Sunday, October 2, 2016

Clinton & Russia: Has US Media Forgotten the 1990s?


US media is filled with unproven allegations that Russia is working to defeat Hillary Clinton at the polls in November. Despite no solid evidence being provided, Clinton continues to allege that Russia is responsible for the leaking of DNC e-mails, and mainstream media echoes her allegation.
What motive could possibly exist for this alleged crime? According to Clinton it is about ideology. As Clinton put it in her recent speech: “The grand godfather of this global brand of extreme nationalism is Russian President Vladimir Putin.” Essentially, Clinton argues that Putin holds similar political views to Trump, and is trying to get him elected.
The unproven allegations based on a rather loose perception of ideological similarities, forces students of Americna history to recall the Cold War rhetoric of the far- right. For example, Martin Luther King Jr. was frequently called a Soviet agent by the US right-wing simply because both Soviet Communists and the Civil Rights Activists believed in racial equality. In the early 1960s, a widely circulated documentary from Edward G. Griffin purported to “prove” a link between the Civil Rights Movement and the Cuban government because “Venceremos” and “We Shall Overcome” have a similar meaning.
Regardless of unproven allegations and perceived ideological similarities, when discussing Hillary Clinton’s Presidential campaign, and Russia, there is an obvious factor that is being left out. It’s an entire decade called the 1990s.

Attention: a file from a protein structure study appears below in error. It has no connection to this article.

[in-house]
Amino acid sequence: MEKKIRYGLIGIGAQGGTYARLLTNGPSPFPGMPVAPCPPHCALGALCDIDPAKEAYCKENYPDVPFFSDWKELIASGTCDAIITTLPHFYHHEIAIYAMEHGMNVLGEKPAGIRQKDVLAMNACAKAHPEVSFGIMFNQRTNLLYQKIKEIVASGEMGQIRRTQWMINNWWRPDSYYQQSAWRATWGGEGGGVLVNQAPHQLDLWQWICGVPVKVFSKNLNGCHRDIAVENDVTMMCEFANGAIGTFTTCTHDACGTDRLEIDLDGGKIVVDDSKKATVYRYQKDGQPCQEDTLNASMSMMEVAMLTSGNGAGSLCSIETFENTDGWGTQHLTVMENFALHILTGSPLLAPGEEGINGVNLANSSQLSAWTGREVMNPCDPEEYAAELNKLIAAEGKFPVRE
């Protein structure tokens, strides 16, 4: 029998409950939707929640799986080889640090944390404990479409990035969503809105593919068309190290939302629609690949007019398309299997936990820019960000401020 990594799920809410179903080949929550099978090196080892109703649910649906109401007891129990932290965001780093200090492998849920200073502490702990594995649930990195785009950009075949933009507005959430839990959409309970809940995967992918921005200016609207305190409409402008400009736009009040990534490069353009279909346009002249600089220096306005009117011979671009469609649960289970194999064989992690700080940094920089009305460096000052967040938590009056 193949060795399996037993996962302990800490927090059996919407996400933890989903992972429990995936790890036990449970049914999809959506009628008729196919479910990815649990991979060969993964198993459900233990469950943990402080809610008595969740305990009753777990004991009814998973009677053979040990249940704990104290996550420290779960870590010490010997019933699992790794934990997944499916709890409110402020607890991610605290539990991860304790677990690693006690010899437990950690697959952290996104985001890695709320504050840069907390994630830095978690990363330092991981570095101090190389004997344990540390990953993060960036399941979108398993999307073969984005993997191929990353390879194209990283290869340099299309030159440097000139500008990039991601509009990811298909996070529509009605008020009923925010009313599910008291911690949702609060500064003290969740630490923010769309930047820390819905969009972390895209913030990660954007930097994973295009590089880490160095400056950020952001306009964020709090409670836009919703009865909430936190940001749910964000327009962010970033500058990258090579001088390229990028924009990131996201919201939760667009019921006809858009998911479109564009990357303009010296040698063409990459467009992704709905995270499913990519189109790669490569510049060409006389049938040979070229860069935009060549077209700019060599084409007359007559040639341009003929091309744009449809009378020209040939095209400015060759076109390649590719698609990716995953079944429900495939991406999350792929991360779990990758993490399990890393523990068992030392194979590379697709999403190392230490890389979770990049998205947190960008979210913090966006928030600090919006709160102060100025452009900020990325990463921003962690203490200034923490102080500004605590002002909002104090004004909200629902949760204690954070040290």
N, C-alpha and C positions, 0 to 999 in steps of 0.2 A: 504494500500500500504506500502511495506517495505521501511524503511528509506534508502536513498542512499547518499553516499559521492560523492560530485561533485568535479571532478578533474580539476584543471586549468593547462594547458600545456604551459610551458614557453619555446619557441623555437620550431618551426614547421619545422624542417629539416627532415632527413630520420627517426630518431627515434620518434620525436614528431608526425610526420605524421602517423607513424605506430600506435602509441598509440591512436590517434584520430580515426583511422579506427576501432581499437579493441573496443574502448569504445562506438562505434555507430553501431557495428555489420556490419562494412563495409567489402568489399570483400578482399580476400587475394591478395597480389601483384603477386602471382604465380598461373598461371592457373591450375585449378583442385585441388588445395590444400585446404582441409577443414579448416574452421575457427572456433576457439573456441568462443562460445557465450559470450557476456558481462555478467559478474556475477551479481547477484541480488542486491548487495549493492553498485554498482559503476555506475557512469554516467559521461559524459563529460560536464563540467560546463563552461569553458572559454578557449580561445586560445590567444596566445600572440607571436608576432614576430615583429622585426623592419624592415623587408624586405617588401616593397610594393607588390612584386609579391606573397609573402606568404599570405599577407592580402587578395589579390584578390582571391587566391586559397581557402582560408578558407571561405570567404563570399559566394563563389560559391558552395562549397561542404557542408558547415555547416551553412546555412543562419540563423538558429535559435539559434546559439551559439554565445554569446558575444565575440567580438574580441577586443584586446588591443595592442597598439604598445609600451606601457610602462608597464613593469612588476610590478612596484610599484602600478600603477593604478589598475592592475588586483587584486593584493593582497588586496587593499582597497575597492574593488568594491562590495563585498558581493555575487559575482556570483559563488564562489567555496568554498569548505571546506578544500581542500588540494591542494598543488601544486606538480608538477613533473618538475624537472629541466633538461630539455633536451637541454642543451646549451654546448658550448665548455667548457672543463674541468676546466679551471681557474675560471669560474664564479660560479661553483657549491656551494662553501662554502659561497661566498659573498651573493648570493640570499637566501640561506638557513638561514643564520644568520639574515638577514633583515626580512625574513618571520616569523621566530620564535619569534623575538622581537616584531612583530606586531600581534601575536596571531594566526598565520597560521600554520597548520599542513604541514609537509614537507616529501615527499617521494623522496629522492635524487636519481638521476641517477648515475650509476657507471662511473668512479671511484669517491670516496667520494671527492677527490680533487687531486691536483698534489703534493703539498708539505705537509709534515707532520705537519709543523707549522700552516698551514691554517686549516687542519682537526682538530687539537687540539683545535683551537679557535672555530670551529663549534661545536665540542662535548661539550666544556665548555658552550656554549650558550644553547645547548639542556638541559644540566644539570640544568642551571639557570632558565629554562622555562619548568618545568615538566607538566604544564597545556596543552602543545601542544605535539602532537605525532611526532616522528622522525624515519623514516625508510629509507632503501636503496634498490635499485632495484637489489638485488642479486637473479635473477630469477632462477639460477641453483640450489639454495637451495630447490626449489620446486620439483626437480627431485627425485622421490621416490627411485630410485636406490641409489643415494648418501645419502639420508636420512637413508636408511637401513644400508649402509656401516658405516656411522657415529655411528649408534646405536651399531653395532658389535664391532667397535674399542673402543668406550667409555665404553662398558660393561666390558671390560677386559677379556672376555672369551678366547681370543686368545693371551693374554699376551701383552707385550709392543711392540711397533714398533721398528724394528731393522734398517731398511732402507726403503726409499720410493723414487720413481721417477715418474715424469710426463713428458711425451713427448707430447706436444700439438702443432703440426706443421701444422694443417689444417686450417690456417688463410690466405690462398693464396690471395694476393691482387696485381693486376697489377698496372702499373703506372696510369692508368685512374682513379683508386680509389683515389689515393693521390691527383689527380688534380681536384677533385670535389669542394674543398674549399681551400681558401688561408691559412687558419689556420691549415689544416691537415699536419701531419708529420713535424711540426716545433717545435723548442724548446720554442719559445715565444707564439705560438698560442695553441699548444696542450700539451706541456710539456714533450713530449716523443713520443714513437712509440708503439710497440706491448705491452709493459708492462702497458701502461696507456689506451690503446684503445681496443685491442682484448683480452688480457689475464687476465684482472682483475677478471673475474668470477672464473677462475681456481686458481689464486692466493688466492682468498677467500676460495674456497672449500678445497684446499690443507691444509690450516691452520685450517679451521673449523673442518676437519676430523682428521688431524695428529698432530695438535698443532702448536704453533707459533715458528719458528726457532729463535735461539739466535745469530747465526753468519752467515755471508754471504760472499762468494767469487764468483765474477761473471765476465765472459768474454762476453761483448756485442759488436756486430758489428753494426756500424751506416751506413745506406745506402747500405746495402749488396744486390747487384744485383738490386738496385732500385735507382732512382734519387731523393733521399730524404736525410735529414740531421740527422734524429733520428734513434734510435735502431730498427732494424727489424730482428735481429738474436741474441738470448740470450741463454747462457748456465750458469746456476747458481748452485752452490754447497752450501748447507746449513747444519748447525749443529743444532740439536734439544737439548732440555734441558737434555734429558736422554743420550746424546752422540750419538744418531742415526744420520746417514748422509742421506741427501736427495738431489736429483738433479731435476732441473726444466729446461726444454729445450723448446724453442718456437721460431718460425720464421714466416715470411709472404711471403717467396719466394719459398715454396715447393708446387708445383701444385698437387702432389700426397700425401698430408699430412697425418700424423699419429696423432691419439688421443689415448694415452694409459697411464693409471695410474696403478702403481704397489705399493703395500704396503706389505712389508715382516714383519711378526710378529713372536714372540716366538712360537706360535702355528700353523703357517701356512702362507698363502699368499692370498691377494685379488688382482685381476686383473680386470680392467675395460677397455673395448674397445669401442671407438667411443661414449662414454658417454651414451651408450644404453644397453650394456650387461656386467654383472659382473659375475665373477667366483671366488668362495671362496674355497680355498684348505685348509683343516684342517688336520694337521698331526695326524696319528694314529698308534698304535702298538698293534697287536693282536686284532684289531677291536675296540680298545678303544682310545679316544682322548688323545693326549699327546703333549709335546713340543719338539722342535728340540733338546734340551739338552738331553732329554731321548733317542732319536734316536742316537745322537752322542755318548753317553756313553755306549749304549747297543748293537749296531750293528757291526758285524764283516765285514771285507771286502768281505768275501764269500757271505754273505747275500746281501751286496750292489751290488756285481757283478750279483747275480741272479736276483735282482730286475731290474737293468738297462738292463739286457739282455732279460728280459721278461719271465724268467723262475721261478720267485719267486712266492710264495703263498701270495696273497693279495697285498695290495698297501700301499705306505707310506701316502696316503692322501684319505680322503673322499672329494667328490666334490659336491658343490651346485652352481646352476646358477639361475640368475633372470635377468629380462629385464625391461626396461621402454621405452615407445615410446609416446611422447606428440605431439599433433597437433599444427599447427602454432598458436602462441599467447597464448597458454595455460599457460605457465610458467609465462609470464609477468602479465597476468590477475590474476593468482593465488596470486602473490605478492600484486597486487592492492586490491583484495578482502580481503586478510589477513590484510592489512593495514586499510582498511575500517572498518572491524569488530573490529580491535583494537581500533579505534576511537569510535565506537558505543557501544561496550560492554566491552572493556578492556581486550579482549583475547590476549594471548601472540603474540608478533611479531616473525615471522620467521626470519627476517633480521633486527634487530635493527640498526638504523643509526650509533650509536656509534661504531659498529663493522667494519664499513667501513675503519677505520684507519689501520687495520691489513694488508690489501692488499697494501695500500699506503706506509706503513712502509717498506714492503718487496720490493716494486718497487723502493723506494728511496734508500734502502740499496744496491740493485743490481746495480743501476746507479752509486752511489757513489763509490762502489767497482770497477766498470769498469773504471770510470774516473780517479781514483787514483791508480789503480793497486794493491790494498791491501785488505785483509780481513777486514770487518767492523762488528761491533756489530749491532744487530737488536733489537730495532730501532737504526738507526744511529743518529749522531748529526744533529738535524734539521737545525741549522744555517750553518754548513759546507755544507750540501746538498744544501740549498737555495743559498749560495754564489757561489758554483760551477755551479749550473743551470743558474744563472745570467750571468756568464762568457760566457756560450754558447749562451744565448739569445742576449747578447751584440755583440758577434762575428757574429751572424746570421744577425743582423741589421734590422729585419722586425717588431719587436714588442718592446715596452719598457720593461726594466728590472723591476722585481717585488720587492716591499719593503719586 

Clinton’s Man-Made Famine
Americans generally have no idea what life was like for Russians during the 1990s. They naively assume that because Russia swiftly adopted capitalism, the result was great economic prosperity. The reality was quite different.
After the collapse of the Soviet Union, Boris Yeltsin took office and dramatically re-organized Russia’s economy on free market lines. When Bill Clinton was elected as President of the United States, it was widely understood that Yeltsin was “Clinton’s man.” According to the US Bureau of Public Affairs, Boris Yeltsin and Bill Clinton were very close. The official US government website states: “Clinton was strongly inclined not only to like Yeltsin but also to support his policies, in particular, his commitment to Russian democracy.” US President Bill Clinton met with Boris Yeltsin 18 times while he was in office.
The US Bureau of Public Affairs goes on to explain exactly how the administration of Bill Clinton pushed Yeltsin’s free market policies : “At the time, and periodically throughout his term in office, Yeltsin faced growing opposition at home to his efforts to liberalize the economy and enact democratic reforms in Russia. At Vancouver, Clinton promised Yeltsin strong support in the form of financial assistance to promote various programs, including funds to stabilize the economy… Although not always able to deliver such assistance, Clinton also supported Yeltsin and his position on economic and political matters by other means.”
While only 6% of the Russian public approved of Yeltsin’s “reforms,” the Clinton administration directed and sponsored the Yeltsin administration’s efforts in Russia. With the approval of Washington, the International Monetary Fund, and the World Bank, Yeltsin privatized state owned industries, lifted price controls, and in the process left millions of Russians in desperate conditions. US economist Jeffrey Sachs of Columbia University was dispatched to Russia in order to oversee the process.
The result was not the establishment of a free market paradise, but rather a huge catastrophe. US Senator Bill Bradley explained it this way: “30% unemployment, rampant inflation, pensions gone, savings gone, 30 or 40 years… it’s all gone. No jobs. A few people doing very well, who bought all assets from the state, but the average person, no.”
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